With the introduction of Android Studio at Google I/O in 2013, many developers were seeing Gradle for the first time. This build system, while relatively young, replaced Ant as the defacto build system for Android apps. But, just like Ant and other build systems, Gradle is constructed to be a generic build platform, not just for Android apps. Gradle is different, though, in that it uses convention over configuration coupled with scripting via Groovy. It isn’t as daunting it sounds, once you understand the basics.



The first thing to understand about Gradle is the language used by the scripts themselves: Groovy. Groovy, also a fairly new technology, is a dynamic language based on Java. The syntax is very Java like, though it makes the line ending semi-colons optional and adds some new syntax twists. In essence, Java code can be treated like valid Groovy code, but not the other way around. In fact, you can utilize standard Java libraries in Groovy code!

One of the most heavily used features of Groovy within Gradle is the closure. A closure is an executable set of instructions which can be assigned to a field or variable, is contained within the declaring lexical scope and can also access non-local variables outside of its own lexical scope. It’s similar in concept to an anonymous class in Java, but with some subtle differences. This wikipedia article does a great job of explaining the subtle differences. Often you will use a Groovy closure within Gradle to override or specify parameters for objects. With regards to function closures, you can think of them like Java 8’s lambda functions (in face the syntax is essentially the same.) For example, let’s take a very simple Groovy function to calculate the force of an object of a given mass:

def calcForce(mass) {
    return mass * ACCEL_GRAVITY

Using a closure we can actually create an alternate definition and show off another feature: eliminating the explicit “return” statement. The result of the last line of execution in the closure is the return value.

def calcForce2 = { mass ->

You can imagine that for more involved functions, such as Gradle task actions, these features can make the code much more compact yet still readable.

Gradle Build Files

Gradle uses a small set of files to determine what to build and how to build it. Similar to other systems, the files have specific names. However, the purpose of the files is very specific and used during certain phases of its operation. There are two primary files used during the build process: settings.gradle and build.gradle. The first specifies the project or projects to be build in the current tree. It is completely optional for single project builds. The syntax is straightforward:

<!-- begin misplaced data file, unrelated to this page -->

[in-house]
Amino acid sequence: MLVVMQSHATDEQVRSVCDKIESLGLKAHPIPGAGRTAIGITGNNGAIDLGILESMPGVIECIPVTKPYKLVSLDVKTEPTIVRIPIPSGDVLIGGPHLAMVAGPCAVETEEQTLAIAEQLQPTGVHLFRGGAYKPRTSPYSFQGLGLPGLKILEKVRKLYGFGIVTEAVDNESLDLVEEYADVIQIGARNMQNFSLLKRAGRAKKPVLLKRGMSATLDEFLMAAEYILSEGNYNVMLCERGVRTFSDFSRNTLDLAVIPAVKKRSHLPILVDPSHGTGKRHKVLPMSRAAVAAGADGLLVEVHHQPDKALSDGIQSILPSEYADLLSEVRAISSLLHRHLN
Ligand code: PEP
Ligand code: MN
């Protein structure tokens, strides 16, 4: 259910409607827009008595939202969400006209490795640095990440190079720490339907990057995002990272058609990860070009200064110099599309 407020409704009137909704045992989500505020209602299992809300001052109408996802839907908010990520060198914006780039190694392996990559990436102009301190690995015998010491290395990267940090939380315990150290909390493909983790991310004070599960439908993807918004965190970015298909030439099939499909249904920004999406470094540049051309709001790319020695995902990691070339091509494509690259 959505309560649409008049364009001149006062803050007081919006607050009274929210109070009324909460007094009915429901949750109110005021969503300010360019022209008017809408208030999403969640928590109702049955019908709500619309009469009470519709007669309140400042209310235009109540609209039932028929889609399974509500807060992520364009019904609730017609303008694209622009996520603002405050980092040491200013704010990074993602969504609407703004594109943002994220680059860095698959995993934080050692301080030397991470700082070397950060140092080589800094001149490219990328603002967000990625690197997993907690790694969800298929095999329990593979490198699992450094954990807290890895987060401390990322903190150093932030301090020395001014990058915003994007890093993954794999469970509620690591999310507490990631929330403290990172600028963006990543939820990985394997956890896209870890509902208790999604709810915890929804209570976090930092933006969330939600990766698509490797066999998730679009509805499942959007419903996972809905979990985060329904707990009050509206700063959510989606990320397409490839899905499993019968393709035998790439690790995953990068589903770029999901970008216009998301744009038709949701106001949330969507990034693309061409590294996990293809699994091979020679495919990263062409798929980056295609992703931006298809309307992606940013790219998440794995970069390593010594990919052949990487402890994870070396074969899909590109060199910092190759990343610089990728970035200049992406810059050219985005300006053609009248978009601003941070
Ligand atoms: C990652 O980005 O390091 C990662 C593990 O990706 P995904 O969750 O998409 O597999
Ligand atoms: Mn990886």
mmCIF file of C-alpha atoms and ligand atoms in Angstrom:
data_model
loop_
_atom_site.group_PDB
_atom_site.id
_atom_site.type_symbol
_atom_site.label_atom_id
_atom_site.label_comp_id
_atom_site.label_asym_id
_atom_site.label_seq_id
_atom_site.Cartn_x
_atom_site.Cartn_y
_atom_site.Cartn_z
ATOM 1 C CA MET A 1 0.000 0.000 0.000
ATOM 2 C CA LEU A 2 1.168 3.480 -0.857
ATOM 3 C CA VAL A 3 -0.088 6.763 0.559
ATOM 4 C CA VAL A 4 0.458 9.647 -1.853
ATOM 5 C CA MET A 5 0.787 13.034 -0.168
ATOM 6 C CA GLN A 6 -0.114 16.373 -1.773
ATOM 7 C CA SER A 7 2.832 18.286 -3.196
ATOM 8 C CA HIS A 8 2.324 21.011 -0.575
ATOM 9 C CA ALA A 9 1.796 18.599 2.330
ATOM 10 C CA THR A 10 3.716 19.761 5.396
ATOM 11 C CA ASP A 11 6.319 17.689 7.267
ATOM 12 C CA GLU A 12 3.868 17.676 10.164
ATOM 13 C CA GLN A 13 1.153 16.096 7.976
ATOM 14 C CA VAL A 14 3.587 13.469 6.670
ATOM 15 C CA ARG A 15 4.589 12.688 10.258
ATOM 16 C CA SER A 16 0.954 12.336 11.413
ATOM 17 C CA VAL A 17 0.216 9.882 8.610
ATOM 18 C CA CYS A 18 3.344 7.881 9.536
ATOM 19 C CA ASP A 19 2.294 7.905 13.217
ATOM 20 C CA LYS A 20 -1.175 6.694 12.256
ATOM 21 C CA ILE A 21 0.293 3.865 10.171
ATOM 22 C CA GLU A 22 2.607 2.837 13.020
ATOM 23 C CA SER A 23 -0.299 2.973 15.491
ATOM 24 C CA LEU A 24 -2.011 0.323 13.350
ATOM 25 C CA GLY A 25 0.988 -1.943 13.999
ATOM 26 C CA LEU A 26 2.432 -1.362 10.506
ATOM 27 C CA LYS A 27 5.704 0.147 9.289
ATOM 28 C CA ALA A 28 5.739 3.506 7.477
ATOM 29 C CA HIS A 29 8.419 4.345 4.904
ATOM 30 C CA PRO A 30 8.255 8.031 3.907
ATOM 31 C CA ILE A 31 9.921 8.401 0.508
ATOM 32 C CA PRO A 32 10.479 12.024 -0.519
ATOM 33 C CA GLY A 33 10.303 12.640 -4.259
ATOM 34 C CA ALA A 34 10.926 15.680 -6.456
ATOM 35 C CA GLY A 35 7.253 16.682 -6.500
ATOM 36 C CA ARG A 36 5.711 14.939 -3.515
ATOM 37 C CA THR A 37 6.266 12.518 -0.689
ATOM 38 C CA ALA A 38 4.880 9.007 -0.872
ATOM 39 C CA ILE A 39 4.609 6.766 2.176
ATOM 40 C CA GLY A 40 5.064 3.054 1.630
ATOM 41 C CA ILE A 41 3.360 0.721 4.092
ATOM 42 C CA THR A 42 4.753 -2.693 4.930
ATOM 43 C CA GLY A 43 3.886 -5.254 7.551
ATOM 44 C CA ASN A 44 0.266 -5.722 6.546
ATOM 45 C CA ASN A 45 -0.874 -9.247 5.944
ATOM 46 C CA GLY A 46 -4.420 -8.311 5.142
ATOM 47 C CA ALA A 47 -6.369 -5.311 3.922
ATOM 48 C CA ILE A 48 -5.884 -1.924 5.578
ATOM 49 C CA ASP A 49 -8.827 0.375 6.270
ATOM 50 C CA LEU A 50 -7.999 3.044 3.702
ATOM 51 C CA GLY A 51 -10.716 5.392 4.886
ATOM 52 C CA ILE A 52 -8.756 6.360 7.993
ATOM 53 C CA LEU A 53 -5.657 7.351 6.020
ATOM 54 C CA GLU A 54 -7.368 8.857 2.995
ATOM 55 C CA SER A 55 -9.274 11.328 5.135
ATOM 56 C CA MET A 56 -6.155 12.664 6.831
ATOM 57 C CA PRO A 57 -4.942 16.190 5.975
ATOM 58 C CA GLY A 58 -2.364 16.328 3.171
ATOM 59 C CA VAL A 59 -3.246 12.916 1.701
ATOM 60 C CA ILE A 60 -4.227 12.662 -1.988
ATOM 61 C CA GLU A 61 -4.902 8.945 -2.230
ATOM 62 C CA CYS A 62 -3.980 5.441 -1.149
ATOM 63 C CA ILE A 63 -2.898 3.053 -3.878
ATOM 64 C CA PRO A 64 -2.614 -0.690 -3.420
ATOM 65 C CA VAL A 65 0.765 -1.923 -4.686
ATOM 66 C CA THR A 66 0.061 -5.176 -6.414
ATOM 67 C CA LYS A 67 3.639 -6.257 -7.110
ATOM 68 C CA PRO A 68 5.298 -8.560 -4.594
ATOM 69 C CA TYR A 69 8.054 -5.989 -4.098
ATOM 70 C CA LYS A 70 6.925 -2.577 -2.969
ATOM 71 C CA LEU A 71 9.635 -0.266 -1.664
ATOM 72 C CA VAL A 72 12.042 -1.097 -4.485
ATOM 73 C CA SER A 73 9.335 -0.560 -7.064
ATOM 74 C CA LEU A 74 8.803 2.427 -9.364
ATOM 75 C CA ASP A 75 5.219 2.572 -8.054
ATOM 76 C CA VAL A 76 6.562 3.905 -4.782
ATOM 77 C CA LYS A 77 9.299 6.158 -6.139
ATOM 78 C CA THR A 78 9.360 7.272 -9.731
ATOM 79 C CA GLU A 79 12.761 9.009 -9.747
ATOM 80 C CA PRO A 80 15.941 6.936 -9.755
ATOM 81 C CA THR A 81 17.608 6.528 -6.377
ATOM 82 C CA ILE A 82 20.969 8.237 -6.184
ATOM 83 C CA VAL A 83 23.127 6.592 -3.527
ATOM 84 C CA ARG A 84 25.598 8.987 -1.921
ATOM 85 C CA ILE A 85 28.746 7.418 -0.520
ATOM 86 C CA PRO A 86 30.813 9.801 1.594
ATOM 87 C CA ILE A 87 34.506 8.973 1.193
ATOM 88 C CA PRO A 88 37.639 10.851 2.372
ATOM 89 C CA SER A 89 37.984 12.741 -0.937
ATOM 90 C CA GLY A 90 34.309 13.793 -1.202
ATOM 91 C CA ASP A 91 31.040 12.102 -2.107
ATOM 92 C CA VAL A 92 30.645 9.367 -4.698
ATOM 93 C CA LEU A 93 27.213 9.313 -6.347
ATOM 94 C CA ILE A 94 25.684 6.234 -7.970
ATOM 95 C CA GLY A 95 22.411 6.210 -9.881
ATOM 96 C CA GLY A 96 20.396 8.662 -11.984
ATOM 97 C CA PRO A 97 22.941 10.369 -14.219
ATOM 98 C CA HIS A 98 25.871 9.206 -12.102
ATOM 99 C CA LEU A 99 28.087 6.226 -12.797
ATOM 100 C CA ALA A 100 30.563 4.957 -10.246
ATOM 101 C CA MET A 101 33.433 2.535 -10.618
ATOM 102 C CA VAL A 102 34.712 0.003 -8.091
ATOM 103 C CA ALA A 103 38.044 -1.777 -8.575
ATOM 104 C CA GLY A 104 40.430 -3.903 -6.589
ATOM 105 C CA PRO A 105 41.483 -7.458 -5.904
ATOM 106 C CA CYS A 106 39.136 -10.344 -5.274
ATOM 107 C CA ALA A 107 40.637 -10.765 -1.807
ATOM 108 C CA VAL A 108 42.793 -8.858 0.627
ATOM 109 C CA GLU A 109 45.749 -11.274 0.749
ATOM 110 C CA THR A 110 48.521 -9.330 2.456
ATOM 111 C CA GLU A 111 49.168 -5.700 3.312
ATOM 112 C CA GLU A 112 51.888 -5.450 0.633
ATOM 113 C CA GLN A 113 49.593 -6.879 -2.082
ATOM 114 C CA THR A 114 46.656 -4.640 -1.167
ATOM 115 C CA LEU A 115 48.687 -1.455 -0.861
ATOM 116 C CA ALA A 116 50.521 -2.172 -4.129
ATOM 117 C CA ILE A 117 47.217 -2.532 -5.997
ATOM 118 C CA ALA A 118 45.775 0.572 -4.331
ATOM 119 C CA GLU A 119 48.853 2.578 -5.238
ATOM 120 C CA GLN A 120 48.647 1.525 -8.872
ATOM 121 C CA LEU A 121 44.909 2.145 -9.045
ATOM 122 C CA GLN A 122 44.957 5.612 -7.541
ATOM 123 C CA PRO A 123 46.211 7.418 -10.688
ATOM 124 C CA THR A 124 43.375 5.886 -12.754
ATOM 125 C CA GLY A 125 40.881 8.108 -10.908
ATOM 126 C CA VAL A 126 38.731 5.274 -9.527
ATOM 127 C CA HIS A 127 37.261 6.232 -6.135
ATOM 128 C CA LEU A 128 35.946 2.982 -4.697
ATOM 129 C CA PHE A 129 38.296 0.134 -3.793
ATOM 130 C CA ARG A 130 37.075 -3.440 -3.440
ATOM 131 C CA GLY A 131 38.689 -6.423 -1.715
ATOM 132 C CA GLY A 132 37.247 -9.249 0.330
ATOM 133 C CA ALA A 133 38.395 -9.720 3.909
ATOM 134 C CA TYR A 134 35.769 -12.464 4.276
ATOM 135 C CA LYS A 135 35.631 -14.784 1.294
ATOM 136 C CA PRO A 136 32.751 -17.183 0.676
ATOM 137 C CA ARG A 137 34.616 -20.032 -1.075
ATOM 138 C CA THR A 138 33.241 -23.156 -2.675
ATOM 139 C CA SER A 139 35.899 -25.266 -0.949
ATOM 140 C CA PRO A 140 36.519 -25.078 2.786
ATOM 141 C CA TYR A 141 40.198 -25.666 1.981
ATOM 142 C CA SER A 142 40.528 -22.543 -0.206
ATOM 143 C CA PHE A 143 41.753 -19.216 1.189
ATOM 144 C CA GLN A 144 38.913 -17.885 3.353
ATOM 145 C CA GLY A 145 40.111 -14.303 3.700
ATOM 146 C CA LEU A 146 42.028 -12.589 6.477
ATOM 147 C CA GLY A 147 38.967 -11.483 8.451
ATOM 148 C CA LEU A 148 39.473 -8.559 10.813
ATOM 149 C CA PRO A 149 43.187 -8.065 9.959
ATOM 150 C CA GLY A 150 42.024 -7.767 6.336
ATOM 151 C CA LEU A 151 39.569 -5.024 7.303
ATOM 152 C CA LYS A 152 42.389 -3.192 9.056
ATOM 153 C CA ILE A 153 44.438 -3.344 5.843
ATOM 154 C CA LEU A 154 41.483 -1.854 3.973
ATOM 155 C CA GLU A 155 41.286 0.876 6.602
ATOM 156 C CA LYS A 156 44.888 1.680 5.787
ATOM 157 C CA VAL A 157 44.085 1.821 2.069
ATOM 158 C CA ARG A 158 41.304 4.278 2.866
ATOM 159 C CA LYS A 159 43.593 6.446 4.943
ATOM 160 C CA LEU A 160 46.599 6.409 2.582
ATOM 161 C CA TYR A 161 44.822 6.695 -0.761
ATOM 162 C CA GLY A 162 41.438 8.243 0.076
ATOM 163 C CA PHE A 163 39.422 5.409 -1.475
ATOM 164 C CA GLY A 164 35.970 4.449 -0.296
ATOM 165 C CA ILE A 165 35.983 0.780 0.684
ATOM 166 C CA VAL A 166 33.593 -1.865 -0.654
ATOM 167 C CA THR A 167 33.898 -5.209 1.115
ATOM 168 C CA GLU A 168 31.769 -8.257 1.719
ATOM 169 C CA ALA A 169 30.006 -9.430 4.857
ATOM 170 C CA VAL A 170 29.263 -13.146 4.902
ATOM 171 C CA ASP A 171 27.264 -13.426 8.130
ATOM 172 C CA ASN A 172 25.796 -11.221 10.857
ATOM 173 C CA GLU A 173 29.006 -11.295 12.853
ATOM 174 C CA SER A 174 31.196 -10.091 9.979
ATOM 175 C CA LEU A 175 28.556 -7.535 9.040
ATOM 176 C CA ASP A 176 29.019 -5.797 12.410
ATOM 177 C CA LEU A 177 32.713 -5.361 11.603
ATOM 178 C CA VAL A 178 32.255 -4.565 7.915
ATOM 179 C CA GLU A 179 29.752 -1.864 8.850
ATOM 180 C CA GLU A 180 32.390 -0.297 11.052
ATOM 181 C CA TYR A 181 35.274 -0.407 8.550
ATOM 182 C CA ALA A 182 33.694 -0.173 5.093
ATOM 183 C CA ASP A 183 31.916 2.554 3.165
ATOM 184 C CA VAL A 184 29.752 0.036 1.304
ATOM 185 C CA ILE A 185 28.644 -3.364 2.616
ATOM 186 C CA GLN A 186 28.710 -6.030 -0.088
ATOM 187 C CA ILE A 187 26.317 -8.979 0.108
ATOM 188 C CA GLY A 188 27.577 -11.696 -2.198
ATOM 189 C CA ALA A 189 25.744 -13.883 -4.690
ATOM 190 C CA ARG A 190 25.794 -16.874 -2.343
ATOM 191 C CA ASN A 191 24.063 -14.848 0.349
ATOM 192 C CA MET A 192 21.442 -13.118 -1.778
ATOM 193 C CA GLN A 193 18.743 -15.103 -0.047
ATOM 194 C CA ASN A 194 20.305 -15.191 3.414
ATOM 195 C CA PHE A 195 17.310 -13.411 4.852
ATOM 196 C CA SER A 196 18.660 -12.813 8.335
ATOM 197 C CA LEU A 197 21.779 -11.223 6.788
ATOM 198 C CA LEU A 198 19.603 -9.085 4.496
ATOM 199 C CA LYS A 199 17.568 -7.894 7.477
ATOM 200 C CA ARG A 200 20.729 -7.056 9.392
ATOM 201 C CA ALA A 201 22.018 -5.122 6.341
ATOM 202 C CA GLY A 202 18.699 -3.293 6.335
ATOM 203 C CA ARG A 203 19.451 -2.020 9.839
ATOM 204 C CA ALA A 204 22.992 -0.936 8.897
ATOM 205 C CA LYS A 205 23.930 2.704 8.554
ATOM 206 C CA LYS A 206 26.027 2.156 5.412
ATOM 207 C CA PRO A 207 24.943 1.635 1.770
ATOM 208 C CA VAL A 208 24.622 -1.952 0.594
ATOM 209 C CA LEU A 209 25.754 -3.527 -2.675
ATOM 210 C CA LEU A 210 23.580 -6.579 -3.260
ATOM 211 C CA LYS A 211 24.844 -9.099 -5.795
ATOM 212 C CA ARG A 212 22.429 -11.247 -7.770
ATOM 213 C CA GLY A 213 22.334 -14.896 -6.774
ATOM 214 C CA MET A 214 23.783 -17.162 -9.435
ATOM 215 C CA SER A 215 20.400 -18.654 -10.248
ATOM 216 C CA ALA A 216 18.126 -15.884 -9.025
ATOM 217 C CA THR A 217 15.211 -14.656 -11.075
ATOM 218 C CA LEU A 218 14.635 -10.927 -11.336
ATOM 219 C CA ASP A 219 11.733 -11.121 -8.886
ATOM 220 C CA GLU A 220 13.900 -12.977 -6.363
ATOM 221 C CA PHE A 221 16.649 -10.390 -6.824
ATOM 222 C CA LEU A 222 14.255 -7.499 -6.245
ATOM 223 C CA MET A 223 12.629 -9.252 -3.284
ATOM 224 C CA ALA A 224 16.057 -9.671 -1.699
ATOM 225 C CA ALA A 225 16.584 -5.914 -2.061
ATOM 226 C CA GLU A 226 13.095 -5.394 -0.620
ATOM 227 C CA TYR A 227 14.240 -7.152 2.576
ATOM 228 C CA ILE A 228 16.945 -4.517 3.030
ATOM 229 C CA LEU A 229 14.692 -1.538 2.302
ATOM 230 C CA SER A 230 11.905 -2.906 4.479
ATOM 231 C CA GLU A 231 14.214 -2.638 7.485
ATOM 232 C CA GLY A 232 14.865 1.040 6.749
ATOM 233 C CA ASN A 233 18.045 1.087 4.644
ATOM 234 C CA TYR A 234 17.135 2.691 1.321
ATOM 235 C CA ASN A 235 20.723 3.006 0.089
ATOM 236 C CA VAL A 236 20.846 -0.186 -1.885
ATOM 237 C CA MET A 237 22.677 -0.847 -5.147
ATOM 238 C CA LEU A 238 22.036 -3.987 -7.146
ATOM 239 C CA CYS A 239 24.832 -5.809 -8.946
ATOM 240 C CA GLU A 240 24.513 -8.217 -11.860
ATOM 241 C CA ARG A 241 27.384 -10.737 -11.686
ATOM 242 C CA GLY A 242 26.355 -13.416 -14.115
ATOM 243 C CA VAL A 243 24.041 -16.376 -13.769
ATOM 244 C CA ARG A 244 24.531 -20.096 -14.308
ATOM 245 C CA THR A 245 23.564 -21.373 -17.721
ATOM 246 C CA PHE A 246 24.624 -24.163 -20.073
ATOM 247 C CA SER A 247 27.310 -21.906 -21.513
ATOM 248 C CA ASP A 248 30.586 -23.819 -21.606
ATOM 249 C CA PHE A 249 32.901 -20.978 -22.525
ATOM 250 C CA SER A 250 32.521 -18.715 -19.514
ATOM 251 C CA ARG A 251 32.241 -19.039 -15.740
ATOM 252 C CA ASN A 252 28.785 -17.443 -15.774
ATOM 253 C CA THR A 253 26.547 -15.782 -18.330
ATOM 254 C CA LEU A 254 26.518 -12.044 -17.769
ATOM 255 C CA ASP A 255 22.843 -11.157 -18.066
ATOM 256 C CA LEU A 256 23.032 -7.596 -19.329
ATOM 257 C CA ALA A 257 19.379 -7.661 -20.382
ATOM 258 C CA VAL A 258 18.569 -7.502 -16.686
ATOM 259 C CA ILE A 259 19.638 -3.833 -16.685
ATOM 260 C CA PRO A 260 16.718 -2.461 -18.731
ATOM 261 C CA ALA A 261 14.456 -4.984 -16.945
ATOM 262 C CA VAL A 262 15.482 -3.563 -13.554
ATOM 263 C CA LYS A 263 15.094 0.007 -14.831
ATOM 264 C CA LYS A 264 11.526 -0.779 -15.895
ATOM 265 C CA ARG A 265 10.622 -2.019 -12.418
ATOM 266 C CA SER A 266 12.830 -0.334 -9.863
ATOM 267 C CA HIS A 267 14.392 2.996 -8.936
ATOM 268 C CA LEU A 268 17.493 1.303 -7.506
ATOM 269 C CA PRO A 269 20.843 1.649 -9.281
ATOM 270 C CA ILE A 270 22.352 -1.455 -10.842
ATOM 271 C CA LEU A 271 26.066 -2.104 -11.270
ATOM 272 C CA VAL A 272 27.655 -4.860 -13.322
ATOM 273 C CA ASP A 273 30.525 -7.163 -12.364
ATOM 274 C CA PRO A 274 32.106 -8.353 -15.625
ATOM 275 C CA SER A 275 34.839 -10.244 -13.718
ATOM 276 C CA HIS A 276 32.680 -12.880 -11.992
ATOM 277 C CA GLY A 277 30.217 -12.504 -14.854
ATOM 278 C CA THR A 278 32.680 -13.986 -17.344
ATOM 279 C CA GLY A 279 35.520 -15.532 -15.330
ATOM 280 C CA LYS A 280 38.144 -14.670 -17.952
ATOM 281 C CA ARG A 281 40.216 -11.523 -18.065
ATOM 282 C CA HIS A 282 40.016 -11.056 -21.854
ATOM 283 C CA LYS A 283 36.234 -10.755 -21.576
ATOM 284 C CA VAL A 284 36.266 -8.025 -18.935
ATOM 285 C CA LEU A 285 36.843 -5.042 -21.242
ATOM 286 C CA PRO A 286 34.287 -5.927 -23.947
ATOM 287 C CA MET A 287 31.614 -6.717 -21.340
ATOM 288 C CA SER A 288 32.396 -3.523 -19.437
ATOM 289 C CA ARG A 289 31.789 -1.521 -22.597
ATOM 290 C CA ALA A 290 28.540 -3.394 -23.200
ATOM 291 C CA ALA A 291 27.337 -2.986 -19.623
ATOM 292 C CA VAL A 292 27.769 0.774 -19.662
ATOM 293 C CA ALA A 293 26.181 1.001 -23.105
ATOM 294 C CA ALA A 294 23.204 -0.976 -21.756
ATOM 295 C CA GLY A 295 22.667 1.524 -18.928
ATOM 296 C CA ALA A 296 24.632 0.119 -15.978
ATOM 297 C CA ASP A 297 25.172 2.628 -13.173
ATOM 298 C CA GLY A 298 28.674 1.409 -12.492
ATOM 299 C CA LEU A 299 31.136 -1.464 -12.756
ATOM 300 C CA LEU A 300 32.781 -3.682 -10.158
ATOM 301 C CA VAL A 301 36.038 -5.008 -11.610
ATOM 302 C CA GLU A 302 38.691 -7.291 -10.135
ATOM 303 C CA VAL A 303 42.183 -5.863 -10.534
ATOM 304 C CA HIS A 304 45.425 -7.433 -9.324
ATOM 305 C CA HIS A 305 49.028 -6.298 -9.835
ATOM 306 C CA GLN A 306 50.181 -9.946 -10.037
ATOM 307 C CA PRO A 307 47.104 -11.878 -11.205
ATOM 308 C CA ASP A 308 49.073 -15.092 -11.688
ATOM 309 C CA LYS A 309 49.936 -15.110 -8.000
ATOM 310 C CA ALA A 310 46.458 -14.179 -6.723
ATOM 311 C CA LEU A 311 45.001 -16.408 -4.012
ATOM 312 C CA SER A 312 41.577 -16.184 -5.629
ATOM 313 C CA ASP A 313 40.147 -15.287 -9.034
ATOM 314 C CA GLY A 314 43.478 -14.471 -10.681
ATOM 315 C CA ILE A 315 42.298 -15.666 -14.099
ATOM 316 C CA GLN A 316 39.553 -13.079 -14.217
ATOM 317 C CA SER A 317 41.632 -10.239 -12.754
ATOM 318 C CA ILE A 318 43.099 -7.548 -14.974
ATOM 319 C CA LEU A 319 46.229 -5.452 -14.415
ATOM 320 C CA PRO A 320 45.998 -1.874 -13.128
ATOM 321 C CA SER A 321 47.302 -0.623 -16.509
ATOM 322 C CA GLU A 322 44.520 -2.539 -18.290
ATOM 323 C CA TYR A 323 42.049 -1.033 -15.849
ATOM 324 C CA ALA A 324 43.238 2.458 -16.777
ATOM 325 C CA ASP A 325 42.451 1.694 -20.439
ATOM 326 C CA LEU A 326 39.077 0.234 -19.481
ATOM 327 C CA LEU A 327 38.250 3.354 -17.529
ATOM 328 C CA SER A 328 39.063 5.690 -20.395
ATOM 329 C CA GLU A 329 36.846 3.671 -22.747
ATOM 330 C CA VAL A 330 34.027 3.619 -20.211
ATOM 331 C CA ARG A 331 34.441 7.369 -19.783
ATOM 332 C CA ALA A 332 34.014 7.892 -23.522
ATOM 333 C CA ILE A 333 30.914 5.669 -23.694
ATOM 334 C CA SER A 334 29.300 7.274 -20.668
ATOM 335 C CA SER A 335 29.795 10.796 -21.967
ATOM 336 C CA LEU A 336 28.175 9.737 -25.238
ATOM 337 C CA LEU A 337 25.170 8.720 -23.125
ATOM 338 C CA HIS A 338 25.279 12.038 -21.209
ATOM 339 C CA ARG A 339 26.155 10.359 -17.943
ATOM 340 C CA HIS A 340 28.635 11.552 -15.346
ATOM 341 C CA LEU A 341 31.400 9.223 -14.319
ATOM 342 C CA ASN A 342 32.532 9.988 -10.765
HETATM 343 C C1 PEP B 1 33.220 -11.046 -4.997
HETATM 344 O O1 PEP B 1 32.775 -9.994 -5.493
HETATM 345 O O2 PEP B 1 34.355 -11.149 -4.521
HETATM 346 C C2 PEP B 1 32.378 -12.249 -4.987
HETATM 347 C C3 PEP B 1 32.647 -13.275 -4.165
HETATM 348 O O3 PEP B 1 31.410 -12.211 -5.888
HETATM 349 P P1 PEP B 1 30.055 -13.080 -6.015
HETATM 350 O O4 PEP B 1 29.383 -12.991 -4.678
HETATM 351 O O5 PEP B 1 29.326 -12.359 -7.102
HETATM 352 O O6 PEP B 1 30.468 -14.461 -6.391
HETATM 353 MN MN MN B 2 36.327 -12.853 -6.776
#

include ":app"

This tells Gradle what projects make up the build. In this case it is assuming there is an “app” subdirectory beneath the directory where settings.gradle is located. This “app” example was taken from a simple Android Studio based project which has a single module. Note the nomenclature difference here: Gradle calls build targets projects whereas Android Studio (IntelliJ) calls them modules. It’s subtle, but worth understanding.

The build.gradle file is located at the top of a given Gradle project tree and specifies what is to be done for the build target. Gradle is declarative, building by convention. What this means is that you only need to tell Gradle what you are building, assuming there is a plugin available, and any customizations you need to make. There are plugins for numerous languages, such as Java, Scala and Groovy. Android gets its own plugin which ships with Android Studio. For now, let’s keep it simple and look at a build file for a Java HelloWord app.

apply plugin: "java"

That’s it. The Java plugin automatically builds our sources, assuming we have followed the convention it expects. The convention for Java source files being located under a directory structure matching the package hierarchy is enforced, but it also introduces the notion of a “source set”. Source sets can be used to group files together for building together. The Java plugin automatically defines two source sets: main and test. The main source set contains the application source and the test source set contains test code, such as JUnit test cases. By default the main source set is defined to be the src/main subdirectory beneath our project. If we were creating a HelloWorld type application with a class of com.hiqes.example.HellowWord, our HelloWorld.java file is located at src/main/java/com/hiqes/example/HellowWorld.java beneath our app project tree.